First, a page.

Of course, nothing can happen in D.C. these days without an element of controversy. The digital ink on the executive order wasn’t even dry before criticism of the initiative popped up. For example:
- A common critique: as Axios notes, the initiative is “light on details and carries no resources to back it up.” Ditto the Brookings Institute: “Sometimes, new announcements such as the one formed to combat the opioid crisis have been introduced with great fanfare, but shown little impact. Without additional funding for research, workforce development, and infrastructure, the new initiative likely will fall flat.”
- Wendy R. Anderson, general manager for defense and national security at SparkCognition, an AI company, and former chief of staff to Defense Secretary Ash Carter, criticized the plan by saying, “If there's no implementation plan behind the EO — with details, deadlines, and funding — then it may be worse than no EO at all.”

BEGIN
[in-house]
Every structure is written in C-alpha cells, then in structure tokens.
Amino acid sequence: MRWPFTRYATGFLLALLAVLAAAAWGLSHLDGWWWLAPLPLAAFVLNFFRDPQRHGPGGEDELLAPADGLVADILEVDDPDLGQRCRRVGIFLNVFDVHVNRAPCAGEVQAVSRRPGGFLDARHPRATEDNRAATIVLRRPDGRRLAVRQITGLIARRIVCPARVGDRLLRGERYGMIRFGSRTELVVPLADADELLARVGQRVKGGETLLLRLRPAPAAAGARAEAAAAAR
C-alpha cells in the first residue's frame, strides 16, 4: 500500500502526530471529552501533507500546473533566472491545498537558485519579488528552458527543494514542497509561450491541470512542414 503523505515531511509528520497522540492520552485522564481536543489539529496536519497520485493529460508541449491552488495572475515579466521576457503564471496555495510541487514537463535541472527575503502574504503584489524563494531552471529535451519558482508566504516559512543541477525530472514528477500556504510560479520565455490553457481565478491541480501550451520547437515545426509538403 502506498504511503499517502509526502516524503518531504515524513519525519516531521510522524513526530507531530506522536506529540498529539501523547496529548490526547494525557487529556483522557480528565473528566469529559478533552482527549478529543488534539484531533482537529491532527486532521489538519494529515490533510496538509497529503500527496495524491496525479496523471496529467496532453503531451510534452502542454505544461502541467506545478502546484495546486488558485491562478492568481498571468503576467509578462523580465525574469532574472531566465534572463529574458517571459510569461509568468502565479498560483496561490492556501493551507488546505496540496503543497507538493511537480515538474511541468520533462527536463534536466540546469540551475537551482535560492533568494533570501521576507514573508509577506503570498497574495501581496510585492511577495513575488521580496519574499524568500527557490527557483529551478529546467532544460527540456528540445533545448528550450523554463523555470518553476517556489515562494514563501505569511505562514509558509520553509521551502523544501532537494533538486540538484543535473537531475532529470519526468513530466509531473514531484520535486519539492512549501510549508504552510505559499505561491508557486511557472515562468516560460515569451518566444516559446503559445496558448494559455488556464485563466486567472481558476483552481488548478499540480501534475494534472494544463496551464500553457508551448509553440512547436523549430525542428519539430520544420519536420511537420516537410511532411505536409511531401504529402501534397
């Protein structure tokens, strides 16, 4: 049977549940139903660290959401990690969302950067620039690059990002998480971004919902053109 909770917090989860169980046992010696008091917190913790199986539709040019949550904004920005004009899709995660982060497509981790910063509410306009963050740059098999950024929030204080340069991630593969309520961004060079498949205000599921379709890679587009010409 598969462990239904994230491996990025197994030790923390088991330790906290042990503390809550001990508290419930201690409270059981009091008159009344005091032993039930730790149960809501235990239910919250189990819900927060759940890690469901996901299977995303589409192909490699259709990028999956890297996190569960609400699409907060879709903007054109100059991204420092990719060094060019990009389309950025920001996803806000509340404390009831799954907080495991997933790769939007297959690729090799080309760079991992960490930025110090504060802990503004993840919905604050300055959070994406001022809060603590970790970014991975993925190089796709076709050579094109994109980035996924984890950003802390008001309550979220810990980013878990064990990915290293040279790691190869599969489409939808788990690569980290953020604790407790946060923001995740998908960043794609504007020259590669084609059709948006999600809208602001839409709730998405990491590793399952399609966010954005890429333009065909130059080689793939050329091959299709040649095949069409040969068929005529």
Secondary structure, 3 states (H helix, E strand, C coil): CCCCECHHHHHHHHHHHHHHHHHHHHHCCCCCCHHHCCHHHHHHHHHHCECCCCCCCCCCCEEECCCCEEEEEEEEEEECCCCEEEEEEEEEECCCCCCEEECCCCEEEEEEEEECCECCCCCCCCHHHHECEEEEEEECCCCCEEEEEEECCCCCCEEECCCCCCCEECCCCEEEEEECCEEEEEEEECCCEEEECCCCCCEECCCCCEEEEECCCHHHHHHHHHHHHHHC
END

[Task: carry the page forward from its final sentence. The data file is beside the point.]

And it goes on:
- Nikki Stevens, an Arizona State University researcher who studies software engineering ethics, faults the initiative for taking a “fear-based” approach to automation with respect to the retraining aspects. She was quoted in Fast Company as saying, “Framing AI as a technology that will take people’s jobs is a disempowering and deterministic narrative. As [the government] moves to operationalize this, they have the freedom to position this instead as ‘how do we limit AI to protect citizen jobs’ rather than assuming that vast swaths of the working population will be displaced.”
This week’s announcement is a step in the right direction, but it’s just that—a step. It’s said that a journey of a thousand miles begins with a single step. While the AV world has already ventured out and taken many significant steps, you can view the American AI Initiative as yet another step on this exciting journey.